model to assess the therapeutic efficacy of pre-emptive and preventive treatment with a
potent selective COX-2 inhibitor, rofecoxib (Vioxx® (Registered Trademark)), given prior to
and following third molar extractions to reduce postoperative pain at 24 and 48 hours
This study is a double-blind, randomized control trial with parallel groups using placebo,
ibuprofen, or rofecoxib. Rofecoxib 50 mg will be administered PO 90 minutes before surgery
in the Clinical Center at NIH and another 50 mg will be self-administered 24 hours later by
the subjects at their homes. This regimen is predicted to suppress the onset and intensity
of post-operative dental pain to a greater extent than placebo or a non-selective COX-1/COX-2
inhibitor (ibuprofen). The analgesic effect of the drugs will be estimated by hourly
observations over the first four hours after surgery using two different measures of pain
intensity, the category scale and a visual analog scale (VAS). It is hypothesized that the
pre-emptive administration of a selective COX-2 inhibitor, rofecoxib will inhibit the
development of central and peripheral sensitization following tissue injury which manifests
as hyperalgesia at later time points.
Minimum age: N/A.
Maximum age: N/A.
Male or female volunteers referred for third molar extraction willing to undergo 3 visits:
1 screening visit, 1 surgical appointment, and 1 follow-up research-related appointment.
Between the ages of 16 to 35 years (based upon eruption patterns and age-related
complications associated with surgical extraction of third molars)
In general good health- American Society of Anesthesiologists (ASA) status I or II (healthy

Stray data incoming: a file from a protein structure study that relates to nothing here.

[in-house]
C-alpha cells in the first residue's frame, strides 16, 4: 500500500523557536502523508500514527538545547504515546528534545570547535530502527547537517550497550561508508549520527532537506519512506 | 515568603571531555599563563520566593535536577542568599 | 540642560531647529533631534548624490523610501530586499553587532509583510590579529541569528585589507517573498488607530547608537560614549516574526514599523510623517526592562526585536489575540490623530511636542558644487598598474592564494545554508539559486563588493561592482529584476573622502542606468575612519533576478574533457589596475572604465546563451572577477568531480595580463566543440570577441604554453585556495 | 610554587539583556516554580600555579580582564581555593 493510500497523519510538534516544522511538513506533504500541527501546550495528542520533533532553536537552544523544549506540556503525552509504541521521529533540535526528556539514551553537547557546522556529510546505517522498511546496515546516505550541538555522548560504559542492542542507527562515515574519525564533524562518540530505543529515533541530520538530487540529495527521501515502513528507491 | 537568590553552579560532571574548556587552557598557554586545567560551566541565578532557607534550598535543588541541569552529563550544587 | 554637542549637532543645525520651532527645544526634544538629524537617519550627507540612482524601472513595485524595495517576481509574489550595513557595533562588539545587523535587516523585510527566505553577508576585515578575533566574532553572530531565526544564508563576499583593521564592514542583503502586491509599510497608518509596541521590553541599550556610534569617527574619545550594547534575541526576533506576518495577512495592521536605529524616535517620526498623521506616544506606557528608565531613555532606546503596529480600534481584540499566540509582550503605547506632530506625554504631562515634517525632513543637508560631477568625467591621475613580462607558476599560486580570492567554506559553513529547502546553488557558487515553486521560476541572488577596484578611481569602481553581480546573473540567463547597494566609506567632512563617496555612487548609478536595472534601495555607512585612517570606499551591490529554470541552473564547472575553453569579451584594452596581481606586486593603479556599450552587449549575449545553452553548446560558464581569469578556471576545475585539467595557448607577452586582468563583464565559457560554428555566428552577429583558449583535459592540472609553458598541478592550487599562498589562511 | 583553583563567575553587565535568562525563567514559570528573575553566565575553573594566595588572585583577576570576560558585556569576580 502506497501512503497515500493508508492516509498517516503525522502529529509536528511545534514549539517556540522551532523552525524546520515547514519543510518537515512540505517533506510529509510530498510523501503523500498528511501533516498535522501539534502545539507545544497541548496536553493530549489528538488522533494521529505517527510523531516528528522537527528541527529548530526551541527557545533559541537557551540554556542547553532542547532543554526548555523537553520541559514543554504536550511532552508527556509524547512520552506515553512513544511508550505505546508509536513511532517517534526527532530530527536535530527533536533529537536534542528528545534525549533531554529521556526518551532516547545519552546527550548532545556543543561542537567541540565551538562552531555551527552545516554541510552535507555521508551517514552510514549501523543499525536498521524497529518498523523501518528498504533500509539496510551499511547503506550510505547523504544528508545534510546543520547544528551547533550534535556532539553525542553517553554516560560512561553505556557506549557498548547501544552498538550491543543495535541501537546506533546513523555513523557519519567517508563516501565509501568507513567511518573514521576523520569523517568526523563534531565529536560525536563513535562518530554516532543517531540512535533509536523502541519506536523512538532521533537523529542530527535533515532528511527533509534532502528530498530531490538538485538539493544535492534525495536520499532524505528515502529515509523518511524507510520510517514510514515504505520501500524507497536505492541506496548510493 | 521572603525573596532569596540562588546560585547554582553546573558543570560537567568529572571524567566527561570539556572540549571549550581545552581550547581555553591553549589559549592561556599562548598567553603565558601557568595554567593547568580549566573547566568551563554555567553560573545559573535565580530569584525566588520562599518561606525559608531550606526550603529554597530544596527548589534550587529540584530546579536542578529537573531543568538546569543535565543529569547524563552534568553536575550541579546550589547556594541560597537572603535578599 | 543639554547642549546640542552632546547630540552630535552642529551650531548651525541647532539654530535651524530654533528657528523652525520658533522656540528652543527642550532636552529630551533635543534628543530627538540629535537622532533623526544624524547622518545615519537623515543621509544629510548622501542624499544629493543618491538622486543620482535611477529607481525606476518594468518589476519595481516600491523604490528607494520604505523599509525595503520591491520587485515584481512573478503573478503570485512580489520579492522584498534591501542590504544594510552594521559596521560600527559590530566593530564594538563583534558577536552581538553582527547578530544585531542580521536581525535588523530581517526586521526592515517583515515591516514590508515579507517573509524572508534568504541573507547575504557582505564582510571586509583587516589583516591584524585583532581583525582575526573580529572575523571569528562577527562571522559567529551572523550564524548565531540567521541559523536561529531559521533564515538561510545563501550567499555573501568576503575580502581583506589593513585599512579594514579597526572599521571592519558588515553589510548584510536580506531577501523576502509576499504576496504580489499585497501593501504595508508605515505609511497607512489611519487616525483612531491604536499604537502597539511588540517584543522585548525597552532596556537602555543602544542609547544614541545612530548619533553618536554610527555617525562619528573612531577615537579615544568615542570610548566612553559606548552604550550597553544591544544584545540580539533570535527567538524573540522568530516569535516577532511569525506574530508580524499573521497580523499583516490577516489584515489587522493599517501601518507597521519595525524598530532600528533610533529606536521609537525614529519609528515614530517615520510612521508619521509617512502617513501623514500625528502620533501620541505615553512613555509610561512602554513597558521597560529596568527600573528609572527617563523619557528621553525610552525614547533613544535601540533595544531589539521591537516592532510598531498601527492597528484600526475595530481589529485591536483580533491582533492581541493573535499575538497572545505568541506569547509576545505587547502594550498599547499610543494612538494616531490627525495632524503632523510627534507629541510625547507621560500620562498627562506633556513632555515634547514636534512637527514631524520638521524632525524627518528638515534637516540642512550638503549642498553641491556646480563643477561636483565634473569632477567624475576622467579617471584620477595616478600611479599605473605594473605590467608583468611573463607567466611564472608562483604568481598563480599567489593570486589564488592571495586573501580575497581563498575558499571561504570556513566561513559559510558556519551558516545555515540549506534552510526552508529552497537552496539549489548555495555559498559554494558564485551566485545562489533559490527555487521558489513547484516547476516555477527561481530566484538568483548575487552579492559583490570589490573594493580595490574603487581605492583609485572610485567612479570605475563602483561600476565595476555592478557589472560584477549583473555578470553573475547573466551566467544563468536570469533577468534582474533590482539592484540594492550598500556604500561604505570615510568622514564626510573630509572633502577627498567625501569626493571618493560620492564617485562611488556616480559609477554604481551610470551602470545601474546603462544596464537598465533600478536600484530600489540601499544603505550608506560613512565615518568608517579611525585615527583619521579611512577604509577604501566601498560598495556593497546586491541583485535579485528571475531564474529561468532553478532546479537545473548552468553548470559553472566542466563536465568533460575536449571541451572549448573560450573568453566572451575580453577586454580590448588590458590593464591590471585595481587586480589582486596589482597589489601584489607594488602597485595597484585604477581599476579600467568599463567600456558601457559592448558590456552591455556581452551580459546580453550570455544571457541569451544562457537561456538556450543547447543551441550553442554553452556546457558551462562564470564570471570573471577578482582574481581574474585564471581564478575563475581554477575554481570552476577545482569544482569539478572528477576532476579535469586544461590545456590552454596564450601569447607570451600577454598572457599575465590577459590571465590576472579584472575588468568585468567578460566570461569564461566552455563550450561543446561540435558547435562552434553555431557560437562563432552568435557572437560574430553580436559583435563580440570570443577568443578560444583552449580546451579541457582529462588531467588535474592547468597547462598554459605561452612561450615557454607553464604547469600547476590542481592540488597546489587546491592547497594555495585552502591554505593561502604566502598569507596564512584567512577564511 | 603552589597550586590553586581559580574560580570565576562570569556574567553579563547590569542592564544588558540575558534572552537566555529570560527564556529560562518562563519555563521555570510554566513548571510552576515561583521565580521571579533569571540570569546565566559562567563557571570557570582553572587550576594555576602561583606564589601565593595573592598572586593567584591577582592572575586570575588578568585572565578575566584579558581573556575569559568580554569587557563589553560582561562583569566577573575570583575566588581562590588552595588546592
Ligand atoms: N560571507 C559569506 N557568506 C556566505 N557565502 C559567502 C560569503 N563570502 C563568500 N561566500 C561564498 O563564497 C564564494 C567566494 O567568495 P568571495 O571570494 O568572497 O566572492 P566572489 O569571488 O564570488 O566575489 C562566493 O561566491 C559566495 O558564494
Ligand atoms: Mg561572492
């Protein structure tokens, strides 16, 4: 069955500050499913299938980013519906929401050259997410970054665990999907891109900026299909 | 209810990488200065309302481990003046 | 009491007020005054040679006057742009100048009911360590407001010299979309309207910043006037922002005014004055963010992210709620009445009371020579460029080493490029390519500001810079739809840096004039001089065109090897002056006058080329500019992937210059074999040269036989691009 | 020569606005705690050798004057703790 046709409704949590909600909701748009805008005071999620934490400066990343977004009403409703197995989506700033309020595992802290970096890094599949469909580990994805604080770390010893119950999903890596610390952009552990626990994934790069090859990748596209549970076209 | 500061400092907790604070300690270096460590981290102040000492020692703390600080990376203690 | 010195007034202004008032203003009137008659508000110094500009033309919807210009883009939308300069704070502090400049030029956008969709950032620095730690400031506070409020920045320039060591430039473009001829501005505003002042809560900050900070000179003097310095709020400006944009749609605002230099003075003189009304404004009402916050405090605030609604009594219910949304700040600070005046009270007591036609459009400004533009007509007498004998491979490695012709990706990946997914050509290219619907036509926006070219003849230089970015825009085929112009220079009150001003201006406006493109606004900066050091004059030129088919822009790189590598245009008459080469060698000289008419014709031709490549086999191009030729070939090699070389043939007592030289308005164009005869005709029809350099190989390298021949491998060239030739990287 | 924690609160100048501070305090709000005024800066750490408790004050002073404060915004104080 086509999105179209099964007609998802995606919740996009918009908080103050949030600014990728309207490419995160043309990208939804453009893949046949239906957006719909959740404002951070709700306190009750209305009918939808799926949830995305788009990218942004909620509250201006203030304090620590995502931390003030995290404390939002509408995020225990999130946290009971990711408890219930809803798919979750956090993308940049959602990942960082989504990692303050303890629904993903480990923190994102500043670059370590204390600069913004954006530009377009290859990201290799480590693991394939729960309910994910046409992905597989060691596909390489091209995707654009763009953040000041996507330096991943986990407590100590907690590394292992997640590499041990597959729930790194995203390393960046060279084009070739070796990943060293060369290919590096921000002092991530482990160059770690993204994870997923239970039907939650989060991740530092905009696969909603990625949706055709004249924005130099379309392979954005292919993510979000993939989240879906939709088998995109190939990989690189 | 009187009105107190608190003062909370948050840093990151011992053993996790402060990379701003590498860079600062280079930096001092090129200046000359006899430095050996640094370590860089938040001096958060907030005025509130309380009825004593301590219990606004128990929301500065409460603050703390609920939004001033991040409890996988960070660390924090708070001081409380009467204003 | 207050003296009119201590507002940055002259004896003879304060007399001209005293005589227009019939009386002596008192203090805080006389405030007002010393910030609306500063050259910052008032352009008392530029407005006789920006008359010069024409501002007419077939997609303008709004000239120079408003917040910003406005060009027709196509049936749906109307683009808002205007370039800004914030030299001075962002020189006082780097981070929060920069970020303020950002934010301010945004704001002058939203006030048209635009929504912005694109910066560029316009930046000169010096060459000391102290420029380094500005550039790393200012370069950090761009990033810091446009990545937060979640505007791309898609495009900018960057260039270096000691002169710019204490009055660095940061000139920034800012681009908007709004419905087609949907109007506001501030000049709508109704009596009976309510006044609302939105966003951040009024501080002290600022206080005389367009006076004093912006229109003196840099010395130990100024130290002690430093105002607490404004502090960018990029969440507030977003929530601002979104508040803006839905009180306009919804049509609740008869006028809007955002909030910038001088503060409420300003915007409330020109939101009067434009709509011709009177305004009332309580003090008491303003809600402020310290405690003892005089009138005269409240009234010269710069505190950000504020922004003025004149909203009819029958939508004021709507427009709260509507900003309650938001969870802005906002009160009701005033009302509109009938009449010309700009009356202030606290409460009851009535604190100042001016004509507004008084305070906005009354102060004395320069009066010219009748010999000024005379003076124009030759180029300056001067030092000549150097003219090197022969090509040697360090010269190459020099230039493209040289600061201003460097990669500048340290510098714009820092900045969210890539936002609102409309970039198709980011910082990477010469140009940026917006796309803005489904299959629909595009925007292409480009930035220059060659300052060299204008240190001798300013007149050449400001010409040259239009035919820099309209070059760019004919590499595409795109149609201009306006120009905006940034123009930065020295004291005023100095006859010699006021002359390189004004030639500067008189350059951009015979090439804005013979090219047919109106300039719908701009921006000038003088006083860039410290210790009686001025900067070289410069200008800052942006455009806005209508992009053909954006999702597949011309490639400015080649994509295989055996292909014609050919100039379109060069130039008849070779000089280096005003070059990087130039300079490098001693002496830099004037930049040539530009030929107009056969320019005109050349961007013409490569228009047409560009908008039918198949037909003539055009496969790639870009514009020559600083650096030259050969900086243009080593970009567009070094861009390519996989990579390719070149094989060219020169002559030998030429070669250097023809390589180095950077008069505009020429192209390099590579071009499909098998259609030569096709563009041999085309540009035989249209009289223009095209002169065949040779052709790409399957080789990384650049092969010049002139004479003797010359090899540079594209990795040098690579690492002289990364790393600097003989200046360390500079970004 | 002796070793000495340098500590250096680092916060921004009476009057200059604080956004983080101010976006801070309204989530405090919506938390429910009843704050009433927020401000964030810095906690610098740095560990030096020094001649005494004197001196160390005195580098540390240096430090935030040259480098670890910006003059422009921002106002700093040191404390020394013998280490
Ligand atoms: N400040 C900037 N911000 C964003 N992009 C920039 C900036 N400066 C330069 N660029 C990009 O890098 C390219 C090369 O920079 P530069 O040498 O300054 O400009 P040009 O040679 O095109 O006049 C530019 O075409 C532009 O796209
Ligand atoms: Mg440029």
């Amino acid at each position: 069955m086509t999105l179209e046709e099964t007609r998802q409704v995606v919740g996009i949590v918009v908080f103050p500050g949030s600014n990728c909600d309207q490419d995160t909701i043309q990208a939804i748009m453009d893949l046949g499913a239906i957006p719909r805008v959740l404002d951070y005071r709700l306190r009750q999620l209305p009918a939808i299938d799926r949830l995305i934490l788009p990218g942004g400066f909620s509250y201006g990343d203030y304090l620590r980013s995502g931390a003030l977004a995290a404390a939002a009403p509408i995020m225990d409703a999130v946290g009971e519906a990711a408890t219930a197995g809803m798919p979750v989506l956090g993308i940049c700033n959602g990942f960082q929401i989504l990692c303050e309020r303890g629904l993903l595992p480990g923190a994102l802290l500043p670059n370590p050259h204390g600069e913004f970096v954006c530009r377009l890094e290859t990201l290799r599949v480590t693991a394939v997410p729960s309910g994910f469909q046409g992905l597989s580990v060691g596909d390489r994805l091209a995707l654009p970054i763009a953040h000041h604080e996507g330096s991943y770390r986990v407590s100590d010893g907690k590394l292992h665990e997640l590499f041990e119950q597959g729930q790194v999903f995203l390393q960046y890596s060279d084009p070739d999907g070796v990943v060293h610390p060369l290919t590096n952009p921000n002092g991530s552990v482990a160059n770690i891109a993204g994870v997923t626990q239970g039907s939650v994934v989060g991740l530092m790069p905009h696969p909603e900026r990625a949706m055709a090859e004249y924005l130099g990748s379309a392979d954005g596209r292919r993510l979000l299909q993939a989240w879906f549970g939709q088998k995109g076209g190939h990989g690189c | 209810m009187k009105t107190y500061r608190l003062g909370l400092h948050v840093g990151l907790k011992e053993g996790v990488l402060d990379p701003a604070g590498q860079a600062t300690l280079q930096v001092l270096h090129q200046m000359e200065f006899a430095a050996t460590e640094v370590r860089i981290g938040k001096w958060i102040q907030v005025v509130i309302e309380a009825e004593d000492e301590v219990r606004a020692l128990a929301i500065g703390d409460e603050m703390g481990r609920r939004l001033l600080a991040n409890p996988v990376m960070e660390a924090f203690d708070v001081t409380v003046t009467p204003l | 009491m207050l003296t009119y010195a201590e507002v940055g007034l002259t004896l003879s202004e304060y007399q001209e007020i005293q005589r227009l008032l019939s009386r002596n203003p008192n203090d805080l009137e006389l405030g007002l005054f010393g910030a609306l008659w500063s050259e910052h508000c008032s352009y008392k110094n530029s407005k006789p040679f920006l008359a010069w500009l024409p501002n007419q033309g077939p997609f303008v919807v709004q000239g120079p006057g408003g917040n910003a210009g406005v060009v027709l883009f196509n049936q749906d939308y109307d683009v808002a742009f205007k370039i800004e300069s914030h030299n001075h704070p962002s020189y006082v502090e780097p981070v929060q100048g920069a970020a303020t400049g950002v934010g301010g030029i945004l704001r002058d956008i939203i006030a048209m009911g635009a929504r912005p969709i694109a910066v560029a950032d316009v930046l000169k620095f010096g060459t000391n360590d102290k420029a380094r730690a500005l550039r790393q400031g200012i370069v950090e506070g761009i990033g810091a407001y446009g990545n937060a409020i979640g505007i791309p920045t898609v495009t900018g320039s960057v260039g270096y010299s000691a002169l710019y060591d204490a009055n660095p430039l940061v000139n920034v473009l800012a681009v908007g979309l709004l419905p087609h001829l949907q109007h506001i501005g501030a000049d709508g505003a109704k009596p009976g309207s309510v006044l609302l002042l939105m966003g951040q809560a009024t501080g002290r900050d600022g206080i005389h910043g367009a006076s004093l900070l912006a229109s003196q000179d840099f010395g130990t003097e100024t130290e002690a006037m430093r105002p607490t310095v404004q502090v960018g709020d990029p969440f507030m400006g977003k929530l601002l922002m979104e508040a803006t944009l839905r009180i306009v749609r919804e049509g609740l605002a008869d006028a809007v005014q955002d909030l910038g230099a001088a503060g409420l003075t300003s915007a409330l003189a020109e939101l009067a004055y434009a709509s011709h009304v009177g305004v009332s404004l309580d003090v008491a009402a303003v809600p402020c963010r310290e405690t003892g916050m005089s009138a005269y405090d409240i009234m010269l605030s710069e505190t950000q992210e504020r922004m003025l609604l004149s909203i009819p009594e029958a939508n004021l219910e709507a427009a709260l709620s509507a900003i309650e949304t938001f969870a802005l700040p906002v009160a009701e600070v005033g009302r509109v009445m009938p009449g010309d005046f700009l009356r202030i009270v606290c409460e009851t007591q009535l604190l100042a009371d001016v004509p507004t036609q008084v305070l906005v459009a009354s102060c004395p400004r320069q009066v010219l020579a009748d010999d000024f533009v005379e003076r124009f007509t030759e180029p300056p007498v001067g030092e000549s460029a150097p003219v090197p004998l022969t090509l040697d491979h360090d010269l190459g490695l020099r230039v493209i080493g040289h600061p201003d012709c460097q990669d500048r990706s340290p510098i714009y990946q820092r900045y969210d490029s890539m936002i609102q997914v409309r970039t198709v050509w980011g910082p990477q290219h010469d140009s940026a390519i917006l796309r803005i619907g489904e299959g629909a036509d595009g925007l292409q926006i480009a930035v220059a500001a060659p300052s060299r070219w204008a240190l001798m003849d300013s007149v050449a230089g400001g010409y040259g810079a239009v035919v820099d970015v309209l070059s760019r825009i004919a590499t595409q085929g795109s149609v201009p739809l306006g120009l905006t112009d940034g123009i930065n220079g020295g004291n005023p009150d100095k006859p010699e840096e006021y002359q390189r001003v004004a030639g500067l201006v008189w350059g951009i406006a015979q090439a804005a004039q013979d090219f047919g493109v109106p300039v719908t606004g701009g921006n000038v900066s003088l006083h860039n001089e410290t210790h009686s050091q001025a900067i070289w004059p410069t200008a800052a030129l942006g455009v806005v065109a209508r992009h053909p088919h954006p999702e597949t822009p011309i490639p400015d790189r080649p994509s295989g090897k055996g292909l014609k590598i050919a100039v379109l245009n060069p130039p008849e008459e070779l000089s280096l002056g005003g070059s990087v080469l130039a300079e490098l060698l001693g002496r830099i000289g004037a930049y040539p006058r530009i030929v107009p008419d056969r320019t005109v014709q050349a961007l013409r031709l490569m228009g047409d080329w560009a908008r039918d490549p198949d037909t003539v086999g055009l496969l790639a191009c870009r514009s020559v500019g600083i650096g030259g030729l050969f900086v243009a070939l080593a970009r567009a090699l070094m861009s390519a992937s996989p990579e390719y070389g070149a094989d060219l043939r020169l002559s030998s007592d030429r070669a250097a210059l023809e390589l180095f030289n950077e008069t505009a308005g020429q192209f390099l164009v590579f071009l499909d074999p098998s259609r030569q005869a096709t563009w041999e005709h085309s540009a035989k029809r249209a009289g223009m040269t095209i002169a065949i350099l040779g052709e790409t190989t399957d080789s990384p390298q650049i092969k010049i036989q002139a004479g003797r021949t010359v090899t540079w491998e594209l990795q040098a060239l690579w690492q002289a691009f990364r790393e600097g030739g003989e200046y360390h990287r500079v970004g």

subjects based upon criteria for safe administration of out-patient conscious sedation)
Willing to undergo observation period for four hours post-operatively
Willing to complete a 100 mm visual analog scale and a category scale every hour for the
first 4 post-operative hours, and again at 24 and 48 hours
Willing to have a preoperative biopsy on the day of surgery and a postoperative biopsy at
Willing to return 48 hours to return completed pain diaries and for the postoperative
Sum total of the assessment of surgical difficulty ratings (Screening visit) must be
between 8 to 14 in order to evaluate subjects experiencing similar pain levels.
Allergy to aspirin or NSAIDS
Pregnant or lactating females
History of peptic ulcers and GI bleeding
Chronic use of medications confounding the assessment of the inflammatory response or
analgesia ( antihistamines, NSAIDS, steroids, antidepressants, sulfa drugs)
Presence of a clinical signs suggestive of infection or inflammation
Unusual surgical difficulty
Surgical difficulty assessment rating less than 8 or greater than 14
Locations and Contacts
National Institute of Dental And Craniofacial Research (NIDCR), Bethesda, Maryland 20892, United States
Bombardier C, Laine L, Reicin A, Shapiro D, Burgos-Vargas R, Davis B, Day R, Ferraz MB, Hawkey CJ, Hochberg MC, Kvien TK, Schnitzer TJ. Comparison of upper gastrointestinal toxicity of rofecoxib and naproxen in patients with rheumatoid arthritis. VIGOR Study Group. N Engl J Med. 2000 Nov 23;343(21):1520-8, 2 p following 1528.
Dionne RA, Campbell RA, Cooper SA, Hall DL, Buckingham B. Suppression of postoperative pain by preoperative administration of ibuprofen in comparison to placebo, acetaminophen, and acetaminophen plus codeine. J Clin Pharmacol. 1983 Jan;23(1):37-43.
Bannwarth B, Netter P, Pourel J, Royer RJ, Gaucher A. Clinical pharmacokinetics of nonsteroidal anti-inflammatory drugs in the cerebrospinal fluid. Biomed Pharmacother. 1989;43(2):121-6. Review.
Starting date: November 2001
Ending date: November 2003
Last updated: March 3, 2008